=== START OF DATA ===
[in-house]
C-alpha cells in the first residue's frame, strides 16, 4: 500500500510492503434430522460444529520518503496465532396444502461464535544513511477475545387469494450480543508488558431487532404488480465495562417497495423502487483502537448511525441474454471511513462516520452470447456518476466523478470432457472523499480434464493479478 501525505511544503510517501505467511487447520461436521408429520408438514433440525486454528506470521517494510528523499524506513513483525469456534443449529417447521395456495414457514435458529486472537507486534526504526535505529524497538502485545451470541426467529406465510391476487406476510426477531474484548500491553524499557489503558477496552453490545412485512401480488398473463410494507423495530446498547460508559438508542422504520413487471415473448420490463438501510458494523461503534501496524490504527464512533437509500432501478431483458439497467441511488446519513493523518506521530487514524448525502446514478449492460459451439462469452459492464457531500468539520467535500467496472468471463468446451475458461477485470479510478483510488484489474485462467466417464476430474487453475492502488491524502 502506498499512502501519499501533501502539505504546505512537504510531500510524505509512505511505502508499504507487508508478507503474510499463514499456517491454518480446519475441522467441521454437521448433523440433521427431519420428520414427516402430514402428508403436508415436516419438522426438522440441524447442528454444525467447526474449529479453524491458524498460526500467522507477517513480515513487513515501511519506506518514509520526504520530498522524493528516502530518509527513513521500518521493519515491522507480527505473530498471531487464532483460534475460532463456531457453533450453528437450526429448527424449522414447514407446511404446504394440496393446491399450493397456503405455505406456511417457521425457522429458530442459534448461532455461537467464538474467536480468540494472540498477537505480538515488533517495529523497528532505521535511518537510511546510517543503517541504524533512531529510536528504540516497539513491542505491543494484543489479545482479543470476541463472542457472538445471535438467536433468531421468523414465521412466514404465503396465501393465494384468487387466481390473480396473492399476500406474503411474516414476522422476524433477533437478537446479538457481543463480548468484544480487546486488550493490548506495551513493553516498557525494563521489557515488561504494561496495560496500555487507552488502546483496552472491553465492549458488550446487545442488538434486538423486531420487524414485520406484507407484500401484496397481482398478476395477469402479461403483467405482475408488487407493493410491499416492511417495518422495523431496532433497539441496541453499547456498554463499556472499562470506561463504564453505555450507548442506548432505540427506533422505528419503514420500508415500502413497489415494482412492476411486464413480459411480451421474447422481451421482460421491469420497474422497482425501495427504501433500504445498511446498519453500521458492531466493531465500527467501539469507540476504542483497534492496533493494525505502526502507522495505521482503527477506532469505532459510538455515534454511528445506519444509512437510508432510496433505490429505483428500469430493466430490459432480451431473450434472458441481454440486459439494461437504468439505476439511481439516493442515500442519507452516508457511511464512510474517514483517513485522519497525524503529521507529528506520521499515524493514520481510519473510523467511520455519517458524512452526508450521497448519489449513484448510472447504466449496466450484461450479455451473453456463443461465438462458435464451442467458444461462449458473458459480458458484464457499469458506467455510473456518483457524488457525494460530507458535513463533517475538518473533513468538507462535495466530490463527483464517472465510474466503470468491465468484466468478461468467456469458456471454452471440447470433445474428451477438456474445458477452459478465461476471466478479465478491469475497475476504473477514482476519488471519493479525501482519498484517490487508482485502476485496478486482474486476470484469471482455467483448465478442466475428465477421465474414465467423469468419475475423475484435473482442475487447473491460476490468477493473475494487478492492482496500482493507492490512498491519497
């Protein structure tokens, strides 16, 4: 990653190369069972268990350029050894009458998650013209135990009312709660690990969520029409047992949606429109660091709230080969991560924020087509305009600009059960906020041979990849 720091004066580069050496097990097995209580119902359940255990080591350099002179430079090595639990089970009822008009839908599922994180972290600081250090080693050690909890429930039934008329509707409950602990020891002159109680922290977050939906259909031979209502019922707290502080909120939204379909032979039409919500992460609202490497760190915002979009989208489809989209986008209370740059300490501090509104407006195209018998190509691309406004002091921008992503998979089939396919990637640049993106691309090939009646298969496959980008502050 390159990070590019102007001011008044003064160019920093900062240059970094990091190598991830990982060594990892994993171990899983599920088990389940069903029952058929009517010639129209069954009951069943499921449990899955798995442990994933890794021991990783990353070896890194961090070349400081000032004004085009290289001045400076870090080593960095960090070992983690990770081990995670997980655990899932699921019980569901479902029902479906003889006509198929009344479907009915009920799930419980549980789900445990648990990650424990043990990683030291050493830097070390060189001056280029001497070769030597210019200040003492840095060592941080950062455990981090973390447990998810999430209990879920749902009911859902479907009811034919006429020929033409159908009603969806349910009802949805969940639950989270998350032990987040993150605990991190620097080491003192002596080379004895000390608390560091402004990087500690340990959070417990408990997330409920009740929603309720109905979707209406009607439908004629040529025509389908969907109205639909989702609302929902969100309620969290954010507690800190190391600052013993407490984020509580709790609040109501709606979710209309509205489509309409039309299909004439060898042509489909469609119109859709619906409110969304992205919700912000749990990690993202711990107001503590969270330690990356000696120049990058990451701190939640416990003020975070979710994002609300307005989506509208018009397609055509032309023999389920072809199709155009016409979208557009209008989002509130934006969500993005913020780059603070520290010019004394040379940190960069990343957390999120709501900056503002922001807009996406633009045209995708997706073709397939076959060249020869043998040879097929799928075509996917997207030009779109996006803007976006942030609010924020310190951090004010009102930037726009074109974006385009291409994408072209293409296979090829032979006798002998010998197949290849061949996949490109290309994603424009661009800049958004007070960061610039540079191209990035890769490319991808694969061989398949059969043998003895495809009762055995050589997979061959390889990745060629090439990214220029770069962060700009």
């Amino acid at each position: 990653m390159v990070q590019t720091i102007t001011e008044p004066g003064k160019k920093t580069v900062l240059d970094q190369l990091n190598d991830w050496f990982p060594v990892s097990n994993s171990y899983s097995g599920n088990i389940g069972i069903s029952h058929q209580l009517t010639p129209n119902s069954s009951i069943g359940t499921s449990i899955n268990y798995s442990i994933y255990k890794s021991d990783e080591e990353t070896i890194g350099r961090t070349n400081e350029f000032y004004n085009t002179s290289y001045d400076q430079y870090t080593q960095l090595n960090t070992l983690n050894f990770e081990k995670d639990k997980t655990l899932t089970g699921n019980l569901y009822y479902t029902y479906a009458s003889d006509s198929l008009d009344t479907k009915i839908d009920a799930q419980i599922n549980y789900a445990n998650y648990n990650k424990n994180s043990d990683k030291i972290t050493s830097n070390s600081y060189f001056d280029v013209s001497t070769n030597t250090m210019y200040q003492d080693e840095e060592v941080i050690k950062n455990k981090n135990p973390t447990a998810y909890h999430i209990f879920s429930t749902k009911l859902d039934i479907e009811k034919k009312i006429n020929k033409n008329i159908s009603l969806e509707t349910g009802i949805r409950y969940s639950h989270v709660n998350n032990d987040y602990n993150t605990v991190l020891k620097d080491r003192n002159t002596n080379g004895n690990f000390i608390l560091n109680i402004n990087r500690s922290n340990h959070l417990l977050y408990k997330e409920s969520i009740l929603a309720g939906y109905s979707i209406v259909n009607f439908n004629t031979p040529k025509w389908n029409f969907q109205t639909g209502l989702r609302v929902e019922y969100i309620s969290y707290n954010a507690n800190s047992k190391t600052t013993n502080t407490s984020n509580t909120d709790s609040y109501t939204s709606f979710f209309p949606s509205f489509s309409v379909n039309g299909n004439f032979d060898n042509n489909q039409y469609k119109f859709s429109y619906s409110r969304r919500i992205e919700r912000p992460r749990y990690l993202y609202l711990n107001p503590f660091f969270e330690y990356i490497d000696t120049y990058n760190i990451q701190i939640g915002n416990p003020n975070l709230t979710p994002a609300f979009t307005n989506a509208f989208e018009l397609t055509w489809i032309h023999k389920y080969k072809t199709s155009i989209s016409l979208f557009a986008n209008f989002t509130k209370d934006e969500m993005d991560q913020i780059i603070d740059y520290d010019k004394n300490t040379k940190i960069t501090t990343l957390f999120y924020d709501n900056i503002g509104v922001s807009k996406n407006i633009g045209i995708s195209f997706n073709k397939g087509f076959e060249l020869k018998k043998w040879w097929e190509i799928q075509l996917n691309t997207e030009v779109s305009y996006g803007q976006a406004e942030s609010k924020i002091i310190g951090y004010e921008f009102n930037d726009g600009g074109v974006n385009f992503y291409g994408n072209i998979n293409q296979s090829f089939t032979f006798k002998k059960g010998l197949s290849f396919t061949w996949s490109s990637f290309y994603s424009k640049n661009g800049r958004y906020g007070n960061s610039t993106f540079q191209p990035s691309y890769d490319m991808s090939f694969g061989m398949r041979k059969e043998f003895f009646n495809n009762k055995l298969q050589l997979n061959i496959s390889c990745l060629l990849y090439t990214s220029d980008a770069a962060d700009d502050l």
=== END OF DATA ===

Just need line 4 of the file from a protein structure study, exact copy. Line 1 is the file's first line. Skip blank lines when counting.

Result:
């Amino acid at each position: 990653m390159v990070q590019t720091i102007t001011e008044p004066g003064k160019k920093t580069v900062l240059d970094q190369l990091n190598d991830w050496f990982p060594v990892s097990n994993s171990y899983s097995g599920n088990i389940g069972i069903s029952h058929q209580l009517t010639p129209n119902s069954s009951i069943g359940t499921s449990i899955n268990y798995s442990i994933y255990k890794s021991d990783e080591e990353t070896i890194g350099r961090t070349n400081e350029f000032y004004n085009t002179s290289y001045d400076q430079y870090t080593q960095l090595n960090t070992l983690n050894f990770e081990k995670d639990k997980t655990l899932t089970g699921n019980l569901y009822y479902t029902y479906a009458s003889d006509s198929l008009d009344t479907k009915i839908d009920a799930q419980i599922n549980y789900a445990n998650y648990n990650k424990n994180s043990d990683k030291i972290t050493s830097n070390s600081y060189f001056d280029v013209s001497t070769n030597t250090m210019y200040q003492d080693e840095e060592v941080i050690k950062n455990k981090n135990p973390t447990a998810y909890h999430i209990f879920s429930t749902k009911l859902d039934i479907e009811k034919k009312i006429n020929k033409n008329i159908s009603l969806e509707t349910g009802i949805r409950y969940s639950h989270v709660n998350n032990d987040y602990n993150t605990v991190l020891k620097d080491r003192n002159t002596n080379g004895n690990f000390i608390l560091n109680i402004n990087r500690s922290n340990h959070l417990l977050y408990k997330e409920s969520i009740l929603a309720g939906y109905s979707i209406v259909n009607f439908n004629t031979p040529k025509w389908n029409f969907q109205t639909g209502l989702r609302v929902e019922y969100i309620s969290y707290n954010a507690n800190s047992k190391t600052t013993n502080t407490s984020n509580t909120d709790s609040y109501t939204s709606f979710f209309p949606s509205f489509s309409v379909n039309g299909n004439f032979d060898n042509n489909q039409y469609k119109f859709s429109y619906s409110r969304r919500i992205e919700r912000p992460r749990y990690l993202y609202l711990n107001p503590f660091f969270e330690y990356i490497d000696t120049y990058n760190i990451q701190i939640g915002n416990p003020n975070l709230t979710p994002a609300f979009t307005n989506a509208f989208e018009l397609t055509w489809i032309h023999k389920y080969k072809t199709s155009i989209s016409l979208f557009a986008n209008f989002t509130k209370d934006e969500m993005d991560q913020i780059i603070d740059y520290d010019k004394n300490t040379k940190i960069t501090t990343l957390f999120y924020d709501n900056i503002g509104v922001s807009k996406n407006i633009g045209i995708s195209f997706n073709k397939g087509f076959e060249l020869k018998k043998w040879w097929e190509i799928q075509l996917n691309t997207e030009v779109s305009y996006g803007q976006a406004e942030s609010k924020i002091i310190g951090y004010e921008f009102n930037d726009g600009g074109v974006n385009f992503y291409g994408n072209i998979n293409q296979s090829f089939t032979f006798k002998k059960g010998l197949s290849f396919t061949w996949s490109s990637f290309y994603s424009k640049n661009g800049r958004y906020g007070n960061s610039t993106f540079q191209p990035s691309y890769d490319m991808s090939f694969g061989m398949r041979k059969e043998f003895f009646n495809n009762k055995l298969q050589l997979n061959i496959s390889c990745l060629l990849y090439t990214s220029d980008a770069a962060d700009d502050l």